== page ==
Three new reports spotlight international child labor and forced labor (9/11)
"It is my strong hope that consumers, firms, governments, labor unions and other stakeholders will use this information to translate their economic power into a force for good that ultimately will eliminate abusive child labor and forced labor," said Secretary of Labor Hilda L. Solis.
The TVPRA List informs the public about 122 goods from 58 countries that ILAB has reason to believe are produced by forced labor, child labor or both in violation of international standards. ILAB also has released a proposed update to the "List of Products Produced by Forced or Indentured Child Labor" (EO List) pursuant to Executive Order 13126 of 1999. The list includes 29 products from 21 countries and will be available for public comment beginning Sept. 11. In addition, ILAB has published its 8th annual "Findings on the Worst Forms of Child Labor" as mandated by the Trade and Development Act of 2000 on the efforts of 141 countries and territories to combat exploitive child labor.
The countries with products included on the TVPRA List span every region of the world. The most common items listed include cotton, sugar cane, tobacco, coffee, rice and cocoa in agriculture; bricks, garments, carpets and footwear in manufacturing; and gold and coal in mined and quarried goods.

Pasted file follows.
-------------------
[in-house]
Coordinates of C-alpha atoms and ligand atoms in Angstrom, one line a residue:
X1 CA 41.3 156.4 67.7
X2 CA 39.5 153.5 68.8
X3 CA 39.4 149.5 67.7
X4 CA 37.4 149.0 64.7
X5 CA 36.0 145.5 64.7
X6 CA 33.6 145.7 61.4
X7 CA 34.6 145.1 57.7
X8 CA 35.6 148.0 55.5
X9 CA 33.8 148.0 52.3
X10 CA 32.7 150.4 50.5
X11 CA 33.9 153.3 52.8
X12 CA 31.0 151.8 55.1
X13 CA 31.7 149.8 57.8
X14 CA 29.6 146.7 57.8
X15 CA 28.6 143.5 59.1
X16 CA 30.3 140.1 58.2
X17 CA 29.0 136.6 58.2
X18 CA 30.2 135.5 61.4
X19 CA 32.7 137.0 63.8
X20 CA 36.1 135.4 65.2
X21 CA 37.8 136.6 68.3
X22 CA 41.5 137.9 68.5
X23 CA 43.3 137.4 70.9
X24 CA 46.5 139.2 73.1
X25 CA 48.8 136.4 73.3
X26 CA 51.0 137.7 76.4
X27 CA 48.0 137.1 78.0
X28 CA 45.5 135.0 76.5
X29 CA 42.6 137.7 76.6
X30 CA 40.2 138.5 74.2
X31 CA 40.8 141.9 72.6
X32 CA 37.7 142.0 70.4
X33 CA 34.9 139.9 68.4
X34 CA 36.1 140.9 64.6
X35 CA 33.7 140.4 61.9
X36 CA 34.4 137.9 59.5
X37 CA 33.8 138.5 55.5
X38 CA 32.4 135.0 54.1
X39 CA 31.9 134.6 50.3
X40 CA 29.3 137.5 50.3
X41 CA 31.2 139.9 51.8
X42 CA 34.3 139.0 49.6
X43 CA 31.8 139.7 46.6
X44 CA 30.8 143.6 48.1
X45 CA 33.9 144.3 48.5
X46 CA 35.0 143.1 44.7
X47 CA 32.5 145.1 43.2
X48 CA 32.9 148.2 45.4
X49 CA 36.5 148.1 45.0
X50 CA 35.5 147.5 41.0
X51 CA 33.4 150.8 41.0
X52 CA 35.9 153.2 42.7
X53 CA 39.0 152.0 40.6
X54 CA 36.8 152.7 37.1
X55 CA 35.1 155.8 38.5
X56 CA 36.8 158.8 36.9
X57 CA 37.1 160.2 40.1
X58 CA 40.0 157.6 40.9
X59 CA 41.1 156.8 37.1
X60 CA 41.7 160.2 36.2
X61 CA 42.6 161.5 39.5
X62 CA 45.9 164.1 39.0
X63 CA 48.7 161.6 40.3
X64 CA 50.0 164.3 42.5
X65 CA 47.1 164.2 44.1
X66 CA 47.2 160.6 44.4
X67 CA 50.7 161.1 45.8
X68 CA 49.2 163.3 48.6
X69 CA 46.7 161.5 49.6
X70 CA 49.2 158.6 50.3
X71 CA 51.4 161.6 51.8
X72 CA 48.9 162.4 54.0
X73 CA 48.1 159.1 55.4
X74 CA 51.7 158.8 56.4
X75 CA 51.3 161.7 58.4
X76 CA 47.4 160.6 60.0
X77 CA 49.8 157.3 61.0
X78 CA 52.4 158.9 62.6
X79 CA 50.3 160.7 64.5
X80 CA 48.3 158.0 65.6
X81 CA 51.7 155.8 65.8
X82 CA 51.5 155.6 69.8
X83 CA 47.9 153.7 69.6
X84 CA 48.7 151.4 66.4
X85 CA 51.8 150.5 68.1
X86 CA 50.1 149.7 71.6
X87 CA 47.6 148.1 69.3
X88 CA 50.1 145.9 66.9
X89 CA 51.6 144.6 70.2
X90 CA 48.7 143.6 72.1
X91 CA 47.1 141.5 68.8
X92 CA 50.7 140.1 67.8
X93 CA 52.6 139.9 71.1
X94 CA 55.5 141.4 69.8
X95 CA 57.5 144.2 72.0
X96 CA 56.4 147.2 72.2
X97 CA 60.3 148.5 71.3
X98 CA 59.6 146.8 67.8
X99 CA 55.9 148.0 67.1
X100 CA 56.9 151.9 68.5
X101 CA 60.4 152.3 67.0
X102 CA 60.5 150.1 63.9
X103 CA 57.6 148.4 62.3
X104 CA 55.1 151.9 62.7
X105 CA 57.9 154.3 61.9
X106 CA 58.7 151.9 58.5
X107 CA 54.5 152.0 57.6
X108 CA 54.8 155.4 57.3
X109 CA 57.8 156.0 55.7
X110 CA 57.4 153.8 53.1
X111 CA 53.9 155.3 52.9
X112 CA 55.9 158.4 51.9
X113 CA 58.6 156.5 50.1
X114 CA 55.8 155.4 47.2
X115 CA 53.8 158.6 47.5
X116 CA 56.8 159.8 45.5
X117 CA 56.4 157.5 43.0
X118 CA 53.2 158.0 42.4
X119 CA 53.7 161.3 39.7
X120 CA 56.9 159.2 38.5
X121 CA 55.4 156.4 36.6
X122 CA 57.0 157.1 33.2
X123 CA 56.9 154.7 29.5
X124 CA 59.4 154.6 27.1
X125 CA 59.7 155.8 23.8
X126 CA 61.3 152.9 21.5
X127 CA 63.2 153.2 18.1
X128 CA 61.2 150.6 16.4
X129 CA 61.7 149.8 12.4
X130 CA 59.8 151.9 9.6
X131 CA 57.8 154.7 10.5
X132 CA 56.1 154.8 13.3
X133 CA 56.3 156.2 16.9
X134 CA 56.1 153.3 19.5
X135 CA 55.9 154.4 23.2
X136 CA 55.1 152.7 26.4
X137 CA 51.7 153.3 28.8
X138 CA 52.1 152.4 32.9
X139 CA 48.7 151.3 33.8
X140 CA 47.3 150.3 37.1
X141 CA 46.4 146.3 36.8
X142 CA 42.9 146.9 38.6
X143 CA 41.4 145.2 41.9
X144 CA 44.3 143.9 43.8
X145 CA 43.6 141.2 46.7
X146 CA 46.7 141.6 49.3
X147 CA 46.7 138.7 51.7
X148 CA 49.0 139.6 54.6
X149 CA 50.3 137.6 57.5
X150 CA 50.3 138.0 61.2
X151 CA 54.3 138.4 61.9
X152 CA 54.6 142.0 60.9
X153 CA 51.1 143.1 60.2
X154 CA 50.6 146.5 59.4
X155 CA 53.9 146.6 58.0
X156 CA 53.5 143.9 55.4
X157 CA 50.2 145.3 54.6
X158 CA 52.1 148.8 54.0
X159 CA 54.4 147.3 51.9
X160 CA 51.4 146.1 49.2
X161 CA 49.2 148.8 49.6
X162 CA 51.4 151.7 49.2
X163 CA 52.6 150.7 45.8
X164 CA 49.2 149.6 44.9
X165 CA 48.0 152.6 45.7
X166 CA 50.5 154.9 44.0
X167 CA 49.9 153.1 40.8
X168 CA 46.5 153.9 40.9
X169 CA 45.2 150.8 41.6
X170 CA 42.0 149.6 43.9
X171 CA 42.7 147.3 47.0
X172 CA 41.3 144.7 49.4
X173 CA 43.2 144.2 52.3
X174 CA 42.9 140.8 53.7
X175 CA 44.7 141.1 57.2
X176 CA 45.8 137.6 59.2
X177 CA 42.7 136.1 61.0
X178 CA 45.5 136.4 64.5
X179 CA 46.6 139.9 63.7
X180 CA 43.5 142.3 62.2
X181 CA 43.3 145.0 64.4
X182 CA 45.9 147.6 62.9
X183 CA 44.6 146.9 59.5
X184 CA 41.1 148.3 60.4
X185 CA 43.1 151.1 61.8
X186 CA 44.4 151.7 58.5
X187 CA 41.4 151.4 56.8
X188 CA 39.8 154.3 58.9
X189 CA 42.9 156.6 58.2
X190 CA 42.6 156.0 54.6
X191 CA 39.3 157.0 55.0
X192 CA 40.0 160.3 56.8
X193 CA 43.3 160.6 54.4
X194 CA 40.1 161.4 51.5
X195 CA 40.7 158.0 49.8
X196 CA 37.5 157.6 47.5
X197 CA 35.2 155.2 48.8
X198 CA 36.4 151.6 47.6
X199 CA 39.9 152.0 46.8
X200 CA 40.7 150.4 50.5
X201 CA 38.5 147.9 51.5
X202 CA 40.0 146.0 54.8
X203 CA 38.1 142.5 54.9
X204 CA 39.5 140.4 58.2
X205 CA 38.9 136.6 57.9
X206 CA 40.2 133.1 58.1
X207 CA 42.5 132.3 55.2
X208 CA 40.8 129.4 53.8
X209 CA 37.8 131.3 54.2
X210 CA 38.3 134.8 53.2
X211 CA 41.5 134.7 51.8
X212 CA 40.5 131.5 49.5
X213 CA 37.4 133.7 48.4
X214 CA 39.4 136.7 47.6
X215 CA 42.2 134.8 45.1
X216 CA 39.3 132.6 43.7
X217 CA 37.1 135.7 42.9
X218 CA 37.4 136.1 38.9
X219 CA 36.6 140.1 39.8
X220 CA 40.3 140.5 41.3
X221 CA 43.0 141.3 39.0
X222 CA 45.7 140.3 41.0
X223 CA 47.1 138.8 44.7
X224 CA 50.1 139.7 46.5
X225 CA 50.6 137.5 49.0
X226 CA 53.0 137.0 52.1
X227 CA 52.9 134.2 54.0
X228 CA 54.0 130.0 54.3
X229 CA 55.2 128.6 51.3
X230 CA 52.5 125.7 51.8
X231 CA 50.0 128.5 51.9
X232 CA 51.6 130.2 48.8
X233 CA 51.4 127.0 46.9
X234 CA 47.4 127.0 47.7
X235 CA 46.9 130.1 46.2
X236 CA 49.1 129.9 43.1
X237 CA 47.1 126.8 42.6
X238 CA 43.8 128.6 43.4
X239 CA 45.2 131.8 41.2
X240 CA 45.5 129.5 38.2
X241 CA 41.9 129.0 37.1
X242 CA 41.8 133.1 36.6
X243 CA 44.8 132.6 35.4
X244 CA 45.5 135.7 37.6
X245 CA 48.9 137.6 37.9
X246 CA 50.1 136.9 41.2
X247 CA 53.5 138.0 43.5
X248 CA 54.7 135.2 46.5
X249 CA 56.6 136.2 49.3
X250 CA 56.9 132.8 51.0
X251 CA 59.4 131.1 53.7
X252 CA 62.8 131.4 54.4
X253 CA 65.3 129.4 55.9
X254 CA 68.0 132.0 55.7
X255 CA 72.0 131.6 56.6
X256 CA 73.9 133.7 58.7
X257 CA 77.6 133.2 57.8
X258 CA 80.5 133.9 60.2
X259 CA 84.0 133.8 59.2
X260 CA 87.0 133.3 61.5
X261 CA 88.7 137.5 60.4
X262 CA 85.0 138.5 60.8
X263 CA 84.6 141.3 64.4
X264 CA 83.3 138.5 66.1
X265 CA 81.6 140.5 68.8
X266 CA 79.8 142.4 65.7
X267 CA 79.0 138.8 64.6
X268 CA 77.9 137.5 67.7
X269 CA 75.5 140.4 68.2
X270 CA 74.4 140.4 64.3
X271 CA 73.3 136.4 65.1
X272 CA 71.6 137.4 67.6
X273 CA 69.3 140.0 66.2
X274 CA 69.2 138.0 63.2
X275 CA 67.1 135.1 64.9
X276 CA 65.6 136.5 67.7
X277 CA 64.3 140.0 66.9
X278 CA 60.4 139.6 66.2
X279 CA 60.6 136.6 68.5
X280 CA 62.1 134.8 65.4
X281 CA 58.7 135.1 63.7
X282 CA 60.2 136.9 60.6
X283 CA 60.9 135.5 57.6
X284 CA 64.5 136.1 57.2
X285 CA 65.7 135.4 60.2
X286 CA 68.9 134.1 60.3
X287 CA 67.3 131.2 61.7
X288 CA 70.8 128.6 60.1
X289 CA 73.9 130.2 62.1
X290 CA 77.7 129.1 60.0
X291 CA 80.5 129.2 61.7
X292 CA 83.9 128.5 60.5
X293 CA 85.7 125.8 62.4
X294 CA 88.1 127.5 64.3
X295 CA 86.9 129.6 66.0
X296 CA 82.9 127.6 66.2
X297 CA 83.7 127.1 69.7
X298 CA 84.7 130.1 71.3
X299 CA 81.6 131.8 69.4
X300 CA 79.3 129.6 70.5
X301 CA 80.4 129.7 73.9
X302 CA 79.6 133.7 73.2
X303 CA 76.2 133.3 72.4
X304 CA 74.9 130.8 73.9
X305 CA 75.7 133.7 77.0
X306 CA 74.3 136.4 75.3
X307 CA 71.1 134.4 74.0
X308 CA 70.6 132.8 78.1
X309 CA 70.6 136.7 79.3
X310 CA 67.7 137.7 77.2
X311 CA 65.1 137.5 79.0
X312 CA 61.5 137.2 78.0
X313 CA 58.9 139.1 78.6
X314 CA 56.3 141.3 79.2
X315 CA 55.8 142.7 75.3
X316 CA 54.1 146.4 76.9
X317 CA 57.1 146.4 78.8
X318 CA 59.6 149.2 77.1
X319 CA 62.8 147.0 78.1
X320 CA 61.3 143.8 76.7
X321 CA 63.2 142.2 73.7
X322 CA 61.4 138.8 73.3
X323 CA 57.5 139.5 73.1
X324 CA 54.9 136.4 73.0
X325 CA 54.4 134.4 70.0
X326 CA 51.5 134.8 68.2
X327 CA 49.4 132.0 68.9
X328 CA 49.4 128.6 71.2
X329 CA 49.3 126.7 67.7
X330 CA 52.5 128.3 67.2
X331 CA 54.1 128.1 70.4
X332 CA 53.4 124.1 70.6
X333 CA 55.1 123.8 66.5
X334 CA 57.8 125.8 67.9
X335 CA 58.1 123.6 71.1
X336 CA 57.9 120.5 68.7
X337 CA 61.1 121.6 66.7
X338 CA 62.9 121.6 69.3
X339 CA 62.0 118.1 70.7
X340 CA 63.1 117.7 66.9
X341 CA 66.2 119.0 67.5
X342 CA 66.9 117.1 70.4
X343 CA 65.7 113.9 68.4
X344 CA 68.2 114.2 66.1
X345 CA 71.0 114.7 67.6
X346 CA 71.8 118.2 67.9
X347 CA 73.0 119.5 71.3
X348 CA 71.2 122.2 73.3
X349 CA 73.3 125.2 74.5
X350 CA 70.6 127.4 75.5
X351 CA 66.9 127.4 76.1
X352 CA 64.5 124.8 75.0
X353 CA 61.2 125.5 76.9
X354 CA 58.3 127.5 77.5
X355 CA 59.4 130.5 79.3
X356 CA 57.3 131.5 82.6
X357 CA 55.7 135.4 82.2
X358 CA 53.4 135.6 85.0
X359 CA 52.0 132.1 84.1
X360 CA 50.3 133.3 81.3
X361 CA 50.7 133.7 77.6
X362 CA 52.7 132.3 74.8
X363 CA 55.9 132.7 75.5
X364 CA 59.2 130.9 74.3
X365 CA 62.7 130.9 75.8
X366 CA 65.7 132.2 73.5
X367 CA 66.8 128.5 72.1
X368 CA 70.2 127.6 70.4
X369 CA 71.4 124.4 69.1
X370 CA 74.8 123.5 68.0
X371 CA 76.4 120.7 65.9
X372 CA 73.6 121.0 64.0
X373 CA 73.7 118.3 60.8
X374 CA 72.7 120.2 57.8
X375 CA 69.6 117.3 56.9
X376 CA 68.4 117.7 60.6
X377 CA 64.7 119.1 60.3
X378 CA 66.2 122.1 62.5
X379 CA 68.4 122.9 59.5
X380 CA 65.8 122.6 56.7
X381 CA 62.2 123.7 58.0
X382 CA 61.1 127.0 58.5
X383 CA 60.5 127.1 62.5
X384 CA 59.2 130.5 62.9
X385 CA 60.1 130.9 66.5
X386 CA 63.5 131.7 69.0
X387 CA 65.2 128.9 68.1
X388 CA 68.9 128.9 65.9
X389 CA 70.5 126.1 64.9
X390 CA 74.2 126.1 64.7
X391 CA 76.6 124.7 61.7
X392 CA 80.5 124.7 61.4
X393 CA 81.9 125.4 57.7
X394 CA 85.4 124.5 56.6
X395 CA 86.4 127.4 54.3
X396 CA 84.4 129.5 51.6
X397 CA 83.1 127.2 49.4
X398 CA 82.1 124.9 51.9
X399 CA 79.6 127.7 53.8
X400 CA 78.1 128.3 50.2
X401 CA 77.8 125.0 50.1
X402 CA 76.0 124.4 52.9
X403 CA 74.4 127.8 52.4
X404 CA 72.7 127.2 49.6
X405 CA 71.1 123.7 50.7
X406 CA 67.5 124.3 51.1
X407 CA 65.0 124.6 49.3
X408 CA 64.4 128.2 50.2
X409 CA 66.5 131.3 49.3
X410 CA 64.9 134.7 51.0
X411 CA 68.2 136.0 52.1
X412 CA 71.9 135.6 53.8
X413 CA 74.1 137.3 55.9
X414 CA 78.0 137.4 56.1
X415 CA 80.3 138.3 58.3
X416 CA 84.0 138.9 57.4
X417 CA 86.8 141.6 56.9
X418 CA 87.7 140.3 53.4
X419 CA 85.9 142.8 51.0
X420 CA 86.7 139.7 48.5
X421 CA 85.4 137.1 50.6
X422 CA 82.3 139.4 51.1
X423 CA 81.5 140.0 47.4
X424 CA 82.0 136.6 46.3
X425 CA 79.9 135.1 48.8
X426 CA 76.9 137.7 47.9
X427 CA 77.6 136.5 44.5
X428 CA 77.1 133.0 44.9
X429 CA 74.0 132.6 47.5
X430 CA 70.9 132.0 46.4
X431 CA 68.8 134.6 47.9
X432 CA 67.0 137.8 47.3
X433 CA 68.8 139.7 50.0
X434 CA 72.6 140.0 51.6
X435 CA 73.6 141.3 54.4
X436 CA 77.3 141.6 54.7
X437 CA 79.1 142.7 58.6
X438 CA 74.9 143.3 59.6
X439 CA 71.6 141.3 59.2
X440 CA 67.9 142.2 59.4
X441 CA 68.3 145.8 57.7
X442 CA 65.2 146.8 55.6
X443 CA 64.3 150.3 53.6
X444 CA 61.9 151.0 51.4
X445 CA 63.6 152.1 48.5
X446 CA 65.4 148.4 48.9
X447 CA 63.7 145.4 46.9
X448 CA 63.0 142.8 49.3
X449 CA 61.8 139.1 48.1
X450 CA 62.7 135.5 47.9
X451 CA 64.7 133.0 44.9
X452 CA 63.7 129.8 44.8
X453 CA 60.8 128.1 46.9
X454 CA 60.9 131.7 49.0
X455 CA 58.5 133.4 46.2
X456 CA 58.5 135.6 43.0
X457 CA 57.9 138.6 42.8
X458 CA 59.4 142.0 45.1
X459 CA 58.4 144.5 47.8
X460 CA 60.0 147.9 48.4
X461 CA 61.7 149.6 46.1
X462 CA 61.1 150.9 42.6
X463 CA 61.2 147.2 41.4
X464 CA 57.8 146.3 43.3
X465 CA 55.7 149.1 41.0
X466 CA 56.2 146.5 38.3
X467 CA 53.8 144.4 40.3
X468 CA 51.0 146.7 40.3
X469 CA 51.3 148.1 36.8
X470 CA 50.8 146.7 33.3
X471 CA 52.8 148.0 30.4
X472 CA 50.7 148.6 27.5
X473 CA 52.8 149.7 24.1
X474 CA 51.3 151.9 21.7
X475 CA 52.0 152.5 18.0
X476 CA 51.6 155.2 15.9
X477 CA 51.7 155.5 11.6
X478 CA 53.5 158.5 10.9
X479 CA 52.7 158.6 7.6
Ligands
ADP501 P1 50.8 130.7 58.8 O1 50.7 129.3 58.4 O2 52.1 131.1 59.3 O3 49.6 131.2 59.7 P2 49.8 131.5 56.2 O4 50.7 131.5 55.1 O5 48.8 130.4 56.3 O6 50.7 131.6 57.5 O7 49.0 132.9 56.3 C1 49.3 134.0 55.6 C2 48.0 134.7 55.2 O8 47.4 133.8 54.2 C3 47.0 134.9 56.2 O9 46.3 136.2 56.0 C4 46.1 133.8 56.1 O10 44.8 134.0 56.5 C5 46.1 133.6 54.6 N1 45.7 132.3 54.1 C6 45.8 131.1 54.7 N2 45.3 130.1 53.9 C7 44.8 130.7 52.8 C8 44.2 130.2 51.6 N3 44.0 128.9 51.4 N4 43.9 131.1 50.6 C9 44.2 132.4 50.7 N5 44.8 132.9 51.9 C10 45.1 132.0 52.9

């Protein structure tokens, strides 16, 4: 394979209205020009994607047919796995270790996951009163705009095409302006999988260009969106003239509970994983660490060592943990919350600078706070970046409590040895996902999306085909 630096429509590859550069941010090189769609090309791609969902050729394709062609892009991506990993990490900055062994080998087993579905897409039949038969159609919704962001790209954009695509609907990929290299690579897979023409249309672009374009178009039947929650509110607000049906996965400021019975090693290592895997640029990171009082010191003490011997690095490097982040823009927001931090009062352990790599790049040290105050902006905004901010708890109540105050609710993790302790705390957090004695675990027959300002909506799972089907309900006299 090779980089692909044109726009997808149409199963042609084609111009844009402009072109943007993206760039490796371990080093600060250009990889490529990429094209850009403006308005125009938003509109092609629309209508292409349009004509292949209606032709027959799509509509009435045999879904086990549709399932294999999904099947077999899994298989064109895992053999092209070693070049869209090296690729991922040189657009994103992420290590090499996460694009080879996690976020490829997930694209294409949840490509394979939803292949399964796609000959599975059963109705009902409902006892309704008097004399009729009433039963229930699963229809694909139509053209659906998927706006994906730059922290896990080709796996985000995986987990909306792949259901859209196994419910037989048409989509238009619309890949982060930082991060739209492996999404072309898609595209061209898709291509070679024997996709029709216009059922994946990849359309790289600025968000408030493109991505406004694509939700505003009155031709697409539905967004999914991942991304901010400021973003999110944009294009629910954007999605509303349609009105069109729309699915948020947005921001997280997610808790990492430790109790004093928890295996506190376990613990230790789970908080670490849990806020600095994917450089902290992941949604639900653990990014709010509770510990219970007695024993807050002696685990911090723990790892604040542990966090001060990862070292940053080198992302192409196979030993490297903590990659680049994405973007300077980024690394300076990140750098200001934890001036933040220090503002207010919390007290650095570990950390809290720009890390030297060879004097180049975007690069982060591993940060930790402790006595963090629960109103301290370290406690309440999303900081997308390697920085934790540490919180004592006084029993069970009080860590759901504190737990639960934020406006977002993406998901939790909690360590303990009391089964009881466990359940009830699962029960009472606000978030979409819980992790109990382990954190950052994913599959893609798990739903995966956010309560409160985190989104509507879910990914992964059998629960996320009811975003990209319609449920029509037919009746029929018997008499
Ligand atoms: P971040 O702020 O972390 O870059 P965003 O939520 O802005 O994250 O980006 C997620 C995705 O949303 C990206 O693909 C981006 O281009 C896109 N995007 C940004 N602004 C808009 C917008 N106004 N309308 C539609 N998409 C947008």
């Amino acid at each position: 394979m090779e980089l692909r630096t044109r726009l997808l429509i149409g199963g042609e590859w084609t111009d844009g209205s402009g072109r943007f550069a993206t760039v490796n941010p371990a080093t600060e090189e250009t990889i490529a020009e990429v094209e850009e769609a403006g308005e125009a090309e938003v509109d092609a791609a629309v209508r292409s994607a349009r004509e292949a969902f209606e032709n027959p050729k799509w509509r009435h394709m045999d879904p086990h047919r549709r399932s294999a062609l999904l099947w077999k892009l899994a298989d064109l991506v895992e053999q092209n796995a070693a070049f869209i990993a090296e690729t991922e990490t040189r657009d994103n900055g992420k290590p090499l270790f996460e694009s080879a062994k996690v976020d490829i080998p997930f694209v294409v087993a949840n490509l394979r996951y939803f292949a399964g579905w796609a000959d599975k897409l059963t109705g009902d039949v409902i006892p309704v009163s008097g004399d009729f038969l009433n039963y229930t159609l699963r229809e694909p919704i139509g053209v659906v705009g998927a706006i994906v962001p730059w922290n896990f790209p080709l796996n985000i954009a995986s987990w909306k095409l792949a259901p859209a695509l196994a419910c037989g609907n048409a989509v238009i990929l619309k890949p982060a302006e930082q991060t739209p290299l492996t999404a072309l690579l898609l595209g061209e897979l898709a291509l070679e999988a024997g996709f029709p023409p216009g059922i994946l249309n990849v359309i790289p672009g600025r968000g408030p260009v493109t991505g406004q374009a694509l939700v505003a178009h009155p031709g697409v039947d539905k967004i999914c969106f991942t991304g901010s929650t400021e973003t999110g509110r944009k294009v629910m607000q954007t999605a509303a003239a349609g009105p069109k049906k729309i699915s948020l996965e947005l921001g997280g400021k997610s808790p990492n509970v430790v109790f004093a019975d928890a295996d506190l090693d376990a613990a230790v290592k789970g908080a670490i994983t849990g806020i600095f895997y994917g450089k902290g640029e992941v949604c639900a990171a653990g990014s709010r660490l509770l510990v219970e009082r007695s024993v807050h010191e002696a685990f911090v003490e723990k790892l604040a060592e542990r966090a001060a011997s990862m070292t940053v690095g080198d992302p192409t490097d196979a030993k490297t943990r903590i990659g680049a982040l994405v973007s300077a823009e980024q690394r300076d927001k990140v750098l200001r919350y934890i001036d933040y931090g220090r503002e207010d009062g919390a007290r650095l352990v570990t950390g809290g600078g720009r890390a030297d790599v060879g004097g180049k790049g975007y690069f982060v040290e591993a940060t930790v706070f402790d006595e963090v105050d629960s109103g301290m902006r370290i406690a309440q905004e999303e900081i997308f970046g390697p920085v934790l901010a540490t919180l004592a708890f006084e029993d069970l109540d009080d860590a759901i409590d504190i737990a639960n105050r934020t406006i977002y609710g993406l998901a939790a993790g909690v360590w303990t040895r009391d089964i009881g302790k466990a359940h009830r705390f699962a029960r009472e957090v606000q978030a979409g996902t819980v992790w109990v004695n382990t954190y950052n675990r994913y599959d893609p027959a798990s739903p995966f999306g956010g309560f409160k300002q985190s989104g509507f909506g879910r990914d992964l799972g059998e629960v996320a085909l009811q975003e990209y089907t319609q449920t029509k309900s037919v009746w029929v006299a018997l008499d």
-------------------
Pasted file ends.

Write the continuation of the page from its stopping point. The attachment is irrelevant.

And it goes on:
The primary purpose of the TVPRA List is to raise public awareness about the incidence of child labor and forced labor in the production of goods in the countries listed and to promote efforts to eliminate such practices. This initial list will be updated periodically.
The bureau's Office of Child Labor, Forced Labor and Human Trafficking (OCFT) prepared the three reports and collected data from U.S. embassies, foreign governments, international and nongovernmental organizations, technical assistance and field research projects, academic research and the media.
OCFT has funded more than $720 million in programs to help officials in more than 80 countries combat the worst forms of child labor. ILAB conducts research on and formulates international economic, trade and labor policies in collaboration with other U.S. government agencies, and provides international technical assistance in support of U.S. foreign-labor policy objectives.
Copies of the reports are available athttp://www.dol.gov/ilab. For a printed version, contact the Office of Child Labor, Forced Labor and Human Trafficking, Bureau of International Labor Affairs, U.S. Department of Labor, 200 Constitution Ave. N.W., Room S-5317, Washington, D.C. 20210; telephone 202-693-4843; fax 202-693-4830; e-mailGlobalKids@dol.gov.